Flying High at Babson: Len Schlesinger Wants to Create the Equivalent of the Airline Industry’s Star Alliance for Teaching Entrepreneurship
Len Schlesinger wryly refers to himself as president of the finest business school between Route 128 and I-495. And indeed, Wellesley, MA-based Babson College is, for many folks around Boston (and elsewhere), often over-shadowed by Hub institutions I don’t need to name.
Yet Babson is also one of the country’s top business schools. I’m not going to cite all the high rankings it gets from places that track B-school programs, because I don’t believe in such metrics. More to the point, Babson has a first-rate faculty, and we here at Xconomy seem to be writing increasingly about its graduates. Off the top of my head, I can reel off Jason Jacobs, who founded FitnessKeeper, maker of a highly popular run-tracking application for the Apple iPhone 3G called RunKeeper; Rush Hambleton, who founded Canditto, a Cambridge-based service that rents out photo-sharing kiosks; and Matt Lauzon and Jason Reuben, who launched Paragon Lake (the subject of a previous X Factor column), which is out to revolutionize jewelry design and sales, when they were mere undergrads at Babson.
This kind of evidence, not rankings, is what caught my attention. So I was pleased to be able to visit recently with the dynamic Schlesinger, who took Babson’s reins in July 2008 and wasted no time trying to lift the college’s profile.
The Babson president has a unique academic and business background that includes some 20 years at Harvard Business School and eight years as a top executive at Limited Brands, his most recent position before coming to Babson (full bio here). And he says the combination of business and academic experience gave him three sets of skills that serve him well in his new job. First, thanks to his development work at Harvard and, later, Brown University, he knows how to raise money. Second, he has been able to bring the perspective of a business executive to the management of Babson, which has helped shape his plan to strike partnerships with universities around the world (more on this below). And third, he is intimately familiar with the ways of academia, which has helped him understand the process of getting buy-in from Babson faculty.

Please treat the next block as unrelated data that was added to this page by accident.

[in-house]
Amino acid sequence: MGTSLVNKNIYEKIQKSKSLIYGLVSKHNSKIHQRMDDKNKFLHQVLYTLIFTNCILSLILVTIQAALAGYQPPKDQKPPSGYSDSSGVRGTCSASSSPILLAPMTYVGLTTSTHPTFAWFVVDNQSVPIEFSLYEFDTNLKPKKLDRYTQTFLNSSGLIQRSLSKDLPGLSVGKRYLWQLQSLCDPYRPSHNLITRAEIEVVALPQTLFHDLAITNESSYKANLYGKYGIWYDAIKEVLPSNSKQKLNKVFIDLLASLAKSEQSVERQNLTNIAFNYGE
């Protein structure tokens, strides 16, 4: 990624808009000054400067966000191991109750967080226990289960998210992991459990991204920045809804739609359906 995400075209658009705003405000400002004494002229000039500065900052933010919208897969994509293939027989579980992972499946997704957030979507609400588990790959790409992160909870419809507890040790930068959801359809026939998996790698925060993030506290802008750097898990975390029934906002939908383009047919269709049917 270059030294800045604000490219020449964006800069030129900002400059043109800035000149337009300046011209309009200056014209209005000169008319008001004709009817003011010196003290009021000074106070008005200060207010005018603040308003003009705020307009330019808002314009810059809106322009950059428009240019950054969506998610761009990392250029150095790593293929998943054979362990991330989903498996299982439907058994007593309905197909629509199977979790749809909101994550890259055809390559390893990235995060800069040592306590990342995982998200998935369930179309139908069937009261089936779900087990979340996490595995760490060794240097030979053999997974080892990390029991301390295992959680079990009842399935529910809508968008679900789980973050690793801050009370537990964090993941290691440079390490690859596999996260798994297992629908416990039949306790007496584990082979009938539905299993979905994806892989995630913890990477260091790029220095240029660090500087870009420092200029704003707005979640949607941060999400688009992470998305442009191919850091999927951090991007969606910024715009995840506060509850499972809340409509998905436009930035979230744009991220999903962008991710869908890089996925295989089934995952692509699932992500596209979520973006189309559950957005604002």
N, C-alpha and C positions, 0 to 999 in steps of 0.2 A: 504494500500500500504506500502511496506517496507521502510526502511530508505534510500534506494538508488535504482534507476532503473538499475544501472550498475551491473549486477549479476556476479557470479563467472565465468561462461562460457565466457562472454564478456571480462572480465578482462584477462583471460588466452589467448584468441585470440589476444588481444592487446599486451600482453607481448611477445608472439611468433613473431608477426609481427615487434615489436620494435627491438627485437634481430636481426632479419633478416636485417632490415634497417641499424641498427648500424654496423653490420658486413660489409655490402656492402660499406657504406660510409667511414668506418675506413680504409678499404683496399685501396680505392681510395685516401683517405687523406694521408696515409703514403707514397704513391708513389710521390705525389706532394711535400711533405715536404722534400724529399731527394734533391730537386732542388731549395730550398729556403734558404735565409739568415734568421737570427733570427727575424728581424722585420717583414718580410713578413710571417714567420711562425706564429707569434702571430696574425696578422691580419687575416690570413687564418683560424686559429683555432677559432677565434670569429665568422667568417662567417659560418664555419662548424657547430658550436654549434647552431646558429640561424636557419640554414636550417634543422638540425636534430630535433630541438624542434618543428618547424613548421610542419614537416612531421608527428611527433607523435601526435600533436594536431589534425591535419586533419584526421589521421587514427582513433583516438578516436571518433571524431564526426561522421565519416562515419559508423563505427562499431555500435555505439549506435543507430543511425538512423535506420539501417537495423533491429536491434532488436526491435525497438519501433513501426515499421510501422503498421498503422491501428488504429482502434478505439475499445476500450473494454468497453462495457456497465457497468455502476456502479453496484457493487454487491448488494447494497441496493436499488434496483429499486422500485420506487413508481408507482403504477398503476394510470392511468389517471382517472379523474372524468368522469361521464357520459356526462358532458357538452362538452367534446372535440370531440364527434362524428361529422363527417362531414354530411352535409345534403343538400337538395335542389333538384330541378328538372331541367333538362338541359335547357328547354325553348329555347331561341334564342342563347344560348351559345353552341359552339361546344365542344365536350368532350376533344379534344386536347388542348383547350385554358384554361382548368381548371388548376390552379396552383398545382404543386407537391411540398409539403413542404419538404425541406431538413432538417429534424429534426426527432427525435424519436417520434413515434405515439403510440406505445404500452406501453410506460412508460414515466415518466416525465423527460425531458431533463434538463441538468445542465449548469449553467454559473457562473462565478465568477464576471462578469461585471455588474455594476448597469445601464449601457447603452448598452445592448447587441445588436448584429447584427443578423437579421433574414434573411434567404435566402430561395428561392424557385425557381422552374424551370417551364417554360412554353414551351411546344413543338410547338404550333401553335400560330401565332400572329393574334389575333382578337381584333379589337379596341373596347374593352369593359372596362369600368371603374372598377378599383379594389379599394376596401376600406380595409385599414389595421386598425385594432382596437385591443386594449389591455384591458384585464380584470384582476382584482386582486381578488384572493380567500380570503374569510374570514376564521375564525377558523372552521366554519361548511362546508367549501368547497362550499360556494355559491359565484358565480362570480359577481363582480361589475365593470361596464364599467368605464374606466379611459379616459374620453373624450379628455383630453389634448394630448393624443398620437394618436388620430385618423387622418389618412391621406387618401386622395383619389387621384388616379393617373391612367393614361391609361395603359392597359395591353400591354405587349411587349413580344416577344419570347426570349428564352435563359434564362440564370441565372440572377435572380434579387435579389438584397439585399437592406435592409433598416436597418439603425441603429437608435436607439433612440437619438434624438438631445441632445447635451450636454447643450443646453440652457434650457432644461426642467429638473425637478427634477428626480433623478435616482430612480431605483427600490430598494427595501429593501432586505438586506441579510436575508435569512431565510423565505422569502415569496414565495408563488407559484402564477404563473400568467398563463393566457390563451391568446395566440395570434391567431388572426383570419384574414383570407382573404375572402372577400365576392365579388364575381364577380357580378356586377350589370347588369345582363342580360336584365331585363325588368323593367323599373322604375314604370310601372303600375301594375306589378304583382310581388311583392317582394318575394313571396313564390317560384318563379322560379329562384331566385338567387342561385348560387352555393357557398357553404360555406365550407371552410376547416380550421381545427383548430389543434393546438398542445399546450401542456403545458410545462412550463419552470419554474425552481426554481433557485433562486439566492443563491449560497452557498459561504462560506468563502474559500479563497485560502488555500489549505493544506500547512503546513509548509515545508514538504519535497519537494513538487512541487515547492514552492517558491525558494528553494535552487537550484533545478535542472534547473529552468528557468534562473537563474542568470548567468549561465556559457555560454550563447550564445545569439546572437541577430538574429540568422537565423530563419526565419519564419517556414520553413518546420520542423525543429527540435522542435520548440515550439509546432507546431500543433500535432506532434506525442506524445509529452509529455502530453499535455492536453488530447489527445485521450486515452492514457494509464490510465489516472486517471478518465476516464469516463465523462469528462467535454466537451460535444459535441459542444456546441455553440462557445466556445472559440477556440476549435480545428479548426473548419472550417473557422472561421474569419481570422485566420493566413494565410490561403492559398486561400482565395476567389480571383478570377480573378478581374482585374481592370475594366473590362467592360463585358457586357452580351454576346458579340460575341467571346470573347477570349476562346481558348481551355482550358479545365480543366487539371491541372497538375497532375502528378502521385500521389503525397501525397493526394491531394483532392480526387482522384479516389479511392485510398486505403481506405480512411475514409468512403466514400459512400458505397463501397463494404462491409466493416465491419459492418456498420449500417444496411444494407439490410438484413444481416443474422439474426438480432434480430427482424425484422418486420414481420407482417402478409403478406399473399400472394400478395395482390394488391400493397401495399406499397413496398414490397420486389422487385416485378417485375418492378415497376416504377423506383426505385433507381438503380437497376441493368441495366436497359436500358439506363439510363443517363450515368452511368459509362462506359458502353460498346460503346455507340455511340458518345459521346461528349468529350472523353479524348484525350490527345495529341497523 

Now, Schlesinger is an energetic and thought-provoking speaker—and he can be hard to keep up with when taking notes. (If you want to see what I’m talking about, check out this YouTube spot.)
What follows is a much-condensed overview of Schlesinger’s rapid-fire comments on innovation and entrepreneurship, and his ambitions for Babson, which was founded in 1919 as the Babson Institute (it became Babson College in 1959) and is now home to some 1,900 undergraduate and 1,600 graduate students.
1) Entrepreneurship rules—and it can be taught.
On this point, Schlesinger quotes or paraphrases the Bangladeshi economist and microlending pioneer Muhammad Yunus: “We’re all entrepreneurs, only too few of us get to practice it.”
Based on academic work at Babson and other institutions, Schlesinger believes that the principles and practice of entrepreneurship are “documentable, codifiable, and consequently teachable to anybody.” That is a tremendous opportunity for Babson, he says. “This is our time…and the world can benefit enormously from a much more expansive diffusion of what it is that we do.”
2) The underlying assumptions of most business plans, such as a skilled, abundant labor market, cheap energy, and easy access to credit, are things of the past. Outcome measures for businesses must be extended beyond the traditional profit and loss to embrace three categories of measures related to “people, planet and profit.
“The last year has just been spectacular in terms of demonstrating the limitation of the operating model that most businesses and most communities operate under,” Schlesinger says. “We need to extend our capability to deal with social enterprises and their development.” Many business schools now have courses, even academic institutes, built around subjects like sustainability and social responsibility, he says. But the problem is that schools typically “deal with them in ways that keep them on the periphery of core business properties.”